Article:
But nothing Marshall said or did made him seem larger, meant more to him—and, he hopes, can potentially mean more to others—than his response when I asked him why he has chosen to take on society’s stigma over mental health. He’s done that though revealing interviews, essays and his nonprofit organization, Project 375.

“That’s easy,” Marshall said.

Then he told a story that is hard.

The veteran of 178 regular-season games for six NFL teams, of six 100-catch seasons, was diagnosed in 2011 with borderline personality disorder. That illness is known for causing impulsive behavior, wild mood swings and problems in relationships.

Marshall has had his share of headline-grabbing incidents not related to football.

* In 2016, ESPN reported Marshall and Sheldon Richardson, then two of the Jets’ biggest stars, had a loud “verbal altercation” in New York’s locker room following a game.

* In 2014 while playing for the Chicago Bears, he defended himself against allegations surrounding his arrests on suspicion of domestic abuse and misdemeanor battery back in 2007 and ‘08.

* In 2009, his Denver Broncos suspended him during the preseason for insubordination. That was weeks after he was acquitted of a misdemeanor battery charge in Atlanta. Prosecutors there had accused him of beating his then-girlfriend.

* In 2008, the league suspended him for three games for his domestic-violence issues. An appeal dropped the suspension to one game.

“We talked about my past, and you see it from afar, you can say, ‘Man, that’s a troubled guy. What’s going on?’” Marshall said in late May. “Sometimes when you approach things with curiosity you can see that there’s something else there. You can go a little deeper and say, ‘Wow, that guy needs help.’”

Seven years ago, after a then-record $47.5 million contract from the Dolphins and his flame out in Miami, he got help. Marshall parked himself inside McLean Hospital in Belmont, Mass., for months. The NFL star sat down with people from all walks of life for group mental-health therapy in Boston’s western suburbs. He got individual therapy there, plus an array of cognitive and emotional tests.

Marshall wasn’t just helped. He was wowed.

“I was so in awe when I was at McLean Hospital,” he said. “I spent three months in an outpatient program there. I was diagnosed with borderline personality disorder. I was in DBT, dialectical behavioral therapy.”

DBT is a cognitive behavioral treatment emphasizing mindfulness, emotion regulation, distress tolerance, and interpersonal effectiveness. The therapy was developed by University of Washington PhD Marsha Linehan.

Marshall admiringly calls her “the great Marsha Linehan that’s out here in Seattle, a prominent figure in our community. ... Saved so many lives.”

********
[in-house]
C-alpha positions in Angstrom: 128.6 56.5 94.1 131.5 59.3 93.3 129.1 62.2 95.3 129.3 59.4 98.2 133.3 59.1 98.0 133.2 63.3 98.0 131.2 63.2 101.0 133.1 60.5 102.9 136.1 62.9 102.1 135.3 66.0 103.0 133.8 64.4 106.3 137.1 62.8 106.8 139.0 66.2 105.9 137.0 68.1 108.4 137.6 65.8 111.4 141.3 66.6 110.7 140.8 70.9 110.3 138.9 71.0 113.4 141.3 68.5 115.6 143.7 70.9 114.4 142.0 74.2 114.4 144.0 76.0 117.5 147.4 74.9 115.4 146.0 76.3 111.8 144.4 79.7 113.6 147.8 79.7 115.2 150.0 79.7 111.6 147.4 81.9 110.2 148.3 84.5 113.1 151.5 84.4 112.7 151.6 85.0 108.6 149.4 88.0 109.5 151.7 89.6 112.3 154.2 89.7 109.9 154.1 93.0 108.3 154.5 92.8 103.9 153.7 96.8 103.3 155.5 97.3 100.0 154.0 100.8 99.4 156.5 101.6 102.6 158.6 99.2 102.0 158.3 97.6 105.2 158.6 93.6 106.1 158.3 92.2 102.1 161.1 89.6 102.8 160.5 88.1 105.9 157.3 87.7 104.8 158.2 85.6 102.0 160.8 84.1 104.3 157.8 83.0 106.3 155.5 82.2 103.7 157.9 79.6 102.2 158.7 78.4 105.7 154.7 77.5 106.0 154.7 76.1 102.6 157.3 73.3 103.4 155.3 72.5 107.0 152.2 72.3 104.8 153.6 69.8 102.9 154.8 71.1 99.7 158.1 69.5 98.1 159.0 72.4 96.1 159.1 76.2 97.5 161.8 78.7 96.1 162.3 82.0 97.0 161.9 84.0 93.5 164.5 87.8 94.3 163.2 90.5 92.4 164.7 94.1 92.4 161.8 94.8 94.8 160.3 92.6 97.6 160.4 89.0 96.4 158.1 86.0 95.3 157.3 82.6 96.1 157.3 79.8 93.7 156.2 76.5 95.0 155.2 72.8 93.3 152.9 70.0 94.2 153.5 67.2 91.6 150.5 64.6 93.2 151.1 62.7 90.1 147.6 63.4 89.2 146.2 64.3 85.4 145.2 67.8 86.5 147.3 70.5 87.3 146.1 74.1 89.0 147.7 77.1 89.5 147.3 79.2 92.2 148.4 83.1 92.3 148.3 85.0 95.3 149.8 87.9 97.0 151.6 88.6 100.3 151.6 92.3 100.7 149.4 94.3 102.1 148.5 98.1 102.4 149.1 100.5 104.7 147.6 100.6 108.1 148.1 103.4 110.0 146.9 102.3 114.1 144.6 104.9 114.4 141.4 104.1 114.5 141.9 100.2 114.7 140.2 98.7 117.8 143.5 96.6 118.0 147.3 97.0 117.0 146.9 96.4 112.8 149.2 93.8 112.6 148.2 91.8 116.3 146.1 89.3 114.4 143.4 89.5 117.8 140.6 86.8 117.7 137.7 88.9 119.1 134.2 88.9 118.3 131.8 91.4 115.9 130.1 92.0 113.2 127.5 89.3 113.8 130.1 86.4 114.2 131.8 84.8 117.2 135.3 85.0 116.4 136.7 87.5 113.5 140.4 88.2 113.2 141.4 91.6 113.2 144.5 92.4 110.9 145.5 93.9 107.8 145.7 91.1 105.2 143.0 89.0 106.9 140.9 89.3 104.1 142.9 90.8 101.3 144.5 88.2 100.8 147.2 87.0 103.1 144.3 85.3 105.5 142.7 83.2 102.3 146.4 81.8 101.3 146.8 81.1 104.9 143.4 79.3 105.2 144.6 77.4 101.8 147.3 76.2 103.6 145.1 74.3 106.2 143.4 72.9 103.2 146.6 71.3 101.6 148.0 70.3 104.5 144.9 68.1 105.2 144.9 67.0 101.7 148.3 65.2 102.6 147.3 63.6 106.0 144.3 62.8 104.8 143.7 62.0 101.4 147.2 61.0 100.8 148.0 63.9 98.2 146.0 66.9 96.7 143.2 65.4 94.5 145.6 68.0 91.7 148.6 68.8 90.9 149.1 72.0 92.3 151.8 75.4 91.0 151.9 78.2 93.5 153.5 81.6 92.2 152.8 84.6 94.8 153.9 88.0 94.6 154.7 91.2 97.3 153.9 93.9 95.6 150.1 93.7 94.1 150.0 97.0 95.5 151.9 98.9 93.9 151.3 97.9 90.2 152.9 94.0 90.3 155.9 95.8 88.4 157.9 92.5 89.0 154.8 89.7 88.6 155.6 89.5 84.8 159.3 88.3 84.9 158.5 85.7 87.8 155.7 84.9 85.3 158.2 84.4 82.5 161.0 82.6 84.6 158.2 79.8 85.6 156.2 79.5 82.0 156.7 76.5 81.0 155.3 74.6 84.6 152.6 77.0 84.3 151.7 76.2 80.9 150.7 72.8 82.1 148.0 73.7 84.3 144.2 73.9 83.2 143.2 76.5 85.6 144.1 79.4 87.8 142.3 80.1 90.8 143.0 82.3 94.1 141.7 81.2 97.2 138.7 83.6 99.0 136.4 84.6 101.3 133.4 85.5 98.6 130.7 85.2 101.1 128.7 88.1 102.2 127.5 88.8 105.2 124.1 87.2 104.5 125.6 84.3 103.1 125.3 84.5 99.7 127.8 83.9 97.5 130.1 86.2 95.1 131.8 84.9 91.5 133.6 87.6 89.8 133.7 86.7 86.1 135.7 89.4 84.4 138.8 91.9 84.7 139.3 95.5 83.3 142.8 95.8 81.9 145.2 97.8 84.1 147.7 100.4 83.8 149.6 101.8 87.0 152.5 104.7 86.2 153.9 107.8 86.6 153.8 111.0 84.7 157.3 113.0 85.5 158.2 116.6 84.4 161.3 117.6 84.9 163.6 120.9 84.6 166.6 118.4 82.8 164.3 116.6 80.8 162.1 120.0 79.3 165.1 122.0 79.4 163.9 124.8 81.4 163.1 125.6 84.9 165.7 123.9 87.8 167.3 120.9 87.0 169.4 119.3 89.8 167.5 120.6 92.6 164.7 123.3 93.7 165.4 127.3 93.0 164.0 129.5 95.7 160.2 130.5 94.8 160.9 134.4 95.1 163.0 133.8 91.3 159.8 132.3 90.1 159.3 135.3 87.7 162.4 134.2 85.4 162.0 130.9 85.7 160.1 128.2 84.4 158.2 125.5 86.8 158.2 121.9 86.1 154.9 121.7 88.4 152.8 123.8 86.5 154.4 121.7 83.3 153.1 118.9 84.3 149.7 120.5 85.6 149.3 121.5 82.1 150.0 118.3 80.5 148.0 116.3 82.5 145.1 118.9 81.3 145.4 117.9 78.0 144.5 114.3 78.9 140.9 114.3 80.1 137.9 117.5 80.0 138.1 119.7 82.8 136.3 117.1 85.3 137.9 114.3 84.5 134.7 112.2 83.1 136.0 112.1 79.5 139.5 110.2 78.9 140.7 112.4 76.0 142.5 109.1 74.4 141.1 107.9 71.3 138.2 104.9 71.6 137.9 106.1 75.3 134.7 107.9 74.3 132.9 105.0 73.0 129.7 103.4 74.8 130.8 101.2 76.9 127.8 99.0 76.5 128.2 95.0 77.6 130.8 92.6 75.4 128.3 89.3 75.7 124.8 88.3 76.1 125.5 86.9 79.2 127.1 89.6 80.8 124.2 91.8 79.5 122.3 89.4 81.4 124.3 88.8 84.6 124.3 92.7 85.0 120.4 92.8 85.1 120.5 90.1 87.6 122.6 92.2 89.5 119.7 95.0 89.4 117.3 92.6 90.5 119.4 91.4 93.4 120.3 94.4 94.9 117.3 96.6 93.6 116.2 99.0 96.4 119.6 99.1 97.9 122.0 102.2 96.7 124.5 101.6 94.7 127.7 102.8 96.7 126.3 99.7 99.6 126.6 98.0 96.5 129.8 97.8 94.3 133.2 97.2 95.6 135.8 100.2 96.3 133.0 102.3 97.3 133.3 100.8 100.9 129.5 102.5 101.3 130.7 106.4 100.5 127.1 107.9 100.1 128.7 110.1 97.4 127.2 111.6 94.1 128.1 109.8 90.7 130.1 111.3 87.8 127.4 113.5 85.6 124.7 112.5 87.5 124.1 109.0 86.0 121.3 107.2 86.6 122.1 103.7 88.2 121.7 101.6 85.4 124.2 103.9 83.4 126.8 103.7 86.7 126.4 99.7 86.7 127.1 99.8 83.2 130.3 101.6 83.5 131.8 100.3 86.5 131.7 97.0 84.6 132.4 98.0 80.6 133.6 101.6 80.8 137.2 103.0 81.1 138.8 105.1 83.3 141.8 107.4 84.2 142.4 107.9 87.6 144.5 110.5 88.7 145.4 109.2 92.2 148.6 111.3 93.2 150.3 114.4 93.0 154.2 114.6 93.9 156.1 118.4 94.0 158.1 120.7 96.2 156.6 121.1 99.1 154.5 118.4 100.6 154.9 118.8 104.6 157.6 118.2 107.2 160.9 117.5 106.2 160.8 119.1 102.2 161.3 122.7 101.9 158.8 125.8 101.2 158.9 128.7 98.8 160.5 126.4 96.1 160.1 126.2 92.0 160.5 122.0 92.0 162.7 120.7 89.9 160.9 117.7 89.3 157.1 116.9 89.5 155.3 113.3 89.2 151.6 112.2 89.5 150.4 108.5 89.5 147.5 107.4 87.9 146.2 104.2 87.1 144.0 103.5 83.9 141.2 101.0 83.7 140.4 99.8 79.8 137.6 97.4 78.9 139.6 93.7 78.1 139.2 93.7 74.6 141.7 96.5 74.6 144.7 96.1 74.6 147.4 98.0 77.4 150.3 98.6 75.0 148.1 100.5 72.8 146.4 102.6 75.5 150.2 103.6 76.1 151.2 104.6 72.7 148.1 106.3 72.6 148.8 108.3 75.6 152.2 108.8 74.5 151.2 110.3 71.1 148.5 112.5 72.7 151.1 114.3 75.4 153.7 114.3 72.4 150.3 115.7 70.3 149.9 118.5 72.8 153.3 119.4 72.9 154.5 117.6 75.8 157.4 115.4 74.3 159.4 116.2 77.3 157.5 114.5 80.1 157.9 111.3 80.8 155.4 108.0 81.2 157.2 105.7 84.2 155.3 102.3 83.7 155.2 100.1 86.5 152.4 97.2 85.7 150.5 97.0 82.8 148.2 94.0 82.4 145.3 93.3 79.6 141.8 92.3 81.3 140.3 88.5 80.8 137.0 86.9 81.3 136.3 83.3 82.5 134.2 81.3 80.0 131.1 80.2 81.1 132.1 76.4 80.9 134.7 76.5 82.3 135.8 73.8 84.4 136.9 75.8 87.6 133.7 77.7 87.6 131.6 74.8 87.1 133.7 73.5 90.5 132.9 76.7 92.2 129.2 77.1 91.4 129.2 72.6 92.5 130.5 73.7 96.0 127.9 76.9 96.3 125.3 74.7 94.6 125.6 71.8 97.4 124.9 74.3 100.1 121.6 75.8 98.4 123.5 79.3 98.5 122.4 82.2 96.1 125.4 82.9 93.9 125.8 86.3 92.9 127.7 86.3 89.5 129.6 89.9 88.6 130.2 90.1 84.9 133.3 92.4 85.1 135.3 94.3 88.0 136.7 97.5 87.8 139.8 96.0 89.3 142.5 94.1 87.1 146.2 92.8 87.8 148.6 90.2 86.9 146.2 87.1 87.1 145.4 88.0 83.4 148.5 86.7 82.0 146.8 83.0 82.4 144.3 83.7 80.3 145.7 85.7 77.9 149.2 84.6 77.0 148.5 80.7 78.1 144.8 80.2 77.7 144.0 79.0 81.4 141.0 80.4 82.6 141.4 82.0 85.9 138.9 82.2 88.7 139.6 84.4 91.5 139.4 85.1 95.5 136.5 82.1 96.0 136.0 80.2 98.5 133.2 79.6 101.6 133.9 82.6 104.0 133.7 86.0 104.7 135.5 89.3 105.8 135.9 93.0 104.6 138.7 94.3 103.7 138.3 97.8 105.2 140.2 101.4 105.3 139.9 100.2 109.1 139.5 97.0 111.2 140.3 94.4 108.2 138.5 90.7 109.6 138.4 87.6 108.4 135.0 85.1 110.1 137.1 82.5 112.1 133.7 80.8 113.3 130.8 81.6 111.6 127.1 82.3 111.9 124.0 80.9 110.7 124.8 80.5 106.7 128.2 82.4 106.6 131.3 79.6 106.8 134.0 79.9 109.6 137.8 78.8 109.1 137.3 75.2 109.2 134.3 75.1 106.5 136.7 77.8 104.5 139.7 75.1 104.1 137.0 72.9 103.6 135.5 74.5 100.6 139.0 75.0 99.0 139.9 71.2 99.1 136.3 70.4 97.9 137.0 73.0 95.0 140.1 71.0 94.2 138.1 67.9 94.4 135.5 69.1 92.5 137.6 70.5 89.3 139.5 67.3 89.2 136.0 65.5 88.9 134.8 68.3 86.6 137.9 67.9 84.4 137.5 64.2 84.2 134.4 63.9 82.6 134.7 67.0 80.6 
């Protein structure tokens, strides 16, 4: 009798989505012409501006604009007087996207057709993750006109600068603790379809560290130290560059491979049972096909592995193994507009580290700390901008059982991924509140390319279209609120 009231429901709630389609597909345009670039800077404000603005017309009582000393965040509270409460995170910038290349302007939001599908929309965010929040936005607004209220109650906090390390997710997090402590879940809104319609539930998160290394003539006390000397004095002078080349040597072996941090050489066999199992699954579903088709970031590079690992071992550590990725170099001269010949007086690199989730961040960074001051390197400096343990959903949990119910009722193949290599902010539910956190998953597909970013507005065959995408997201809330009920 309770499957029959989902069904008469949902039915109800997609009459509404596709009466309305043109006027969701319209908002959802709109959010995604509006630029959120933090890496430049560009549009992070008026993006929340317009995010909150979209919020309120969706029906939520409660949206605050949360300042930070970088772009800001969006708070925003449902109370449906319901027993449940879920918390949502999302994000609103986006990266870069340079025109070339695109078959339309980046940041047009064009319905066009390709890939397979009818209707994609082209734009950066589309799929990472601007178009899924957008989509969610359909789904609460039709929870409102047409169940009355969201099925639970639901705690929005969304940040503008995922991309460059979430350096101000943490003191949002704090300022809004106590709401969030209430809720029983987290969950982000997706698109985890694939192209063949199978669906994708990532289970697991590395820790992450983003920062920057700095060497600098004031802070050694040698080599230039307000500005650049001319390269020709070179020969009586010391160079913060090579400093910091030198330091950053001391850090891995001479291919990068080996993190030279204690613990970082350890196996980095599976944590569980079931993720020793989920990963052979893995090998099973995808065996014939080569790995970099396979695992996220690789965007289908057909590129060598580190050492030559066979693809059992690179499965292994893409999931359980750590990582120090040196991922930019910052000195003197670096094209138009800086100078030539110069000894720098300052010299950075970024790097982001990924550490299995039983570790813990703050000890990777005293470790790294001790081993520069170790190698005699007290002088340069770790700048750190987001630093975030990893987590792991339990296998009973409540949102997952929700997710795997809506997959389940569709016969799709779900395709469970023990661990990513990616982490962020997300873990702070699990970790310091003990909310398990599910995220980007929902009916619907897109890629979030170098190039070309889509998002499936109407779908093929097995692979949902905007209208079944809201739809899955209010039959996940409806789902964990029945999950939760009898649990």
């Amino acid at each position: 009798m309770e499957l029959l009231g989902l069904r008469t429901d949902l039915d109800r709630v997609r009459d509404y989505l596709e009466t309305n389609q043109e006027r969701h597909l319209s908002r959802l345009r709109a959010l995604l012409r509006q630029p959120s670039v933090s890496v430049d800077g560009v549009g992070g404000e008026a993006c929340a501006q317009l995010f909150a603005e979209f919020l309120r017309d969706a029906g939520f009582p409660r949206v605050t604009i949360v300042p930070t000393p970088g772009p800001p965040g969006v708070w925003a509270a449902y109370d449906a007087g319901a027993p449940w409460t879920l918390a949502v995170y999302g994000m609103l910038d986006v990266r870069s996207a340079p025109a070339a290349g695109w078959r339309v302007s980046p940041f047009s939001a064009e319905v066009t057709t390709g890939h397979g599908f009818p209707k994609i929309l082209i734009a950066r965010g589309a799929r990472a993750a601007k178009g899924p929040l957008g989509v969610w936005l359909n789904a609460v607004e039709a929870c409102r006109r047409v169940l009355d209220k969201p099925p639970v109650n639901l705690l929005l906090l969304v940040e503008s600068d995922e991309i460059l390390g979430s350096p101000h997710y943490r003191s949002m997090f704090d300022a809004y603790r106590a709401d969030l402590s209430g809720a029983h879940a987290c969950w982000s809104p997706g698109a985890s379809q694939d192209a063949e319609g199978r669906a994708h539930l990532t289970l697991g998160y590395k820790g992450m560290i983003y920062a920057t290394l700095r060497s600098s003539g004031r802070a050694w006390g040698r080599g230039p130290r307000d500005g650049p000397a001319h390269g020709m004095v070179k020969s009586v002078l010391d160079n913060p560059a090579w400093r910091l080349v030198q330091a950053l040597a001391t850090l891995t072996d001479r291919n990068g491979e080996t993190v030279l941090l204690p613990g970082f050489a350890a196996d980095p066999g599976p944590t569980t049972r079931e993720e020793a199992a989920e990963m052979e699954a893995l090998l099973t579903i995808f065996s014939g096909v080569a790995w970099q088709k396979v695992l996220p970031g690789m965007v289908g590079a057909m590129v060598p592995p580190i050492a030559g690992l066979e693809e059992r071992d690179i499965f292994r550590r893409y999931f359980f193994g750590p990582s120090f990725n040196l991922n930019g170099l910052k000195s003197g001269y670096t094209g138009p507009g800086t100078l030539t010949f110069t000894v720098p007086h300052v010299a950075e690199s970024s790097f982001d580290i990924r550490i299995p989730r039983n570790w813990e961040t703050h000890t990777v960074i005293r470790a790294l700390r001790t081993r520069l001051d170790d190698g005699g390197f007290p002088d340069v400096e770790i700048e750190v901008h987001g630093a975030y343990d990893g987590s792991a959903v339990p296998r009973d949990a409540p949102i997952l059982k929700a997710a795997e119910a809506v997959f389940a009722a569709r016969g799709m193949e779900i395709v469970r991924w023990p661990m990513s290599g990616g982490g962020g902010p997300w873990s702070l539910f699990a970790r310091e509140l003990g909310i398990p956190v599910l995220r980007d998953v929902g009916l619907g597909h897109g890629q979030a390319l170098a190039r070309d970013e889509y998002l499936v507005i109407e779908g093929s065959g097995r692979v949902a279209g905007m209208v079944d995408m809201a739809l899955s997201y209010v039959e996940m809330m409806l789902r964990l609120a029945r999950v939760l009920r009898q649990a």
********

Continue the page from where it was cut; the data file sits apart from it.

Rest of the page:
Including his, Marshall believes.

“I was in cognitive behavioral therapy. I was in mentalization. I was in self-assessment,” Marshall said. “I had a neurological assessment to look at my brain, to see if I was capable of change. I did a clinical evaluation, to see what was going on in my life and if I had a diagnosis.”

He did. And through it, the Pittsburgh native and athlete with fame and money got something priceless in 2011: a new life.

He and his wife Michi are raising 3-year-old twins. They met while they both were attending the University of Central Florida in the mid-2000s. His wife is the daughter of a clinical psychologist, and Michi Marshall earned bachelor’s degrees in psychology and criminal justice plus three certificates from UCF.

“The reason why it was so amazing to me and I knew I had to do something was because within a month and a half, things I was struggling with for years I felt 100 times better,” he said. “I couldn’t believe there were treatments out there and doctors out there that could make that big of a difference that quickly.”

Though his career didn’t revive with the Seahawks as he and the team had hoped, Marshall is in a better place than he’s ever been.


Official NFL transactions for Tuesday showed the Seahawks signed second-year tight end Tyrone Swoopes back onto their practice squad.

The team waived Swoopes Saturday in time to make room on the active roster for starting tight end Ed Dickson’s debut Sunday at Detroit.

Swoopes had his first career catch and first NFL start in Seattle’s previous game, Oct. 14 at London. The team signed him off its practice squad the day before that game.

The Seahawks signed the former University of Texas quarterback as an undrafted rookie free agent in the spring of 2017.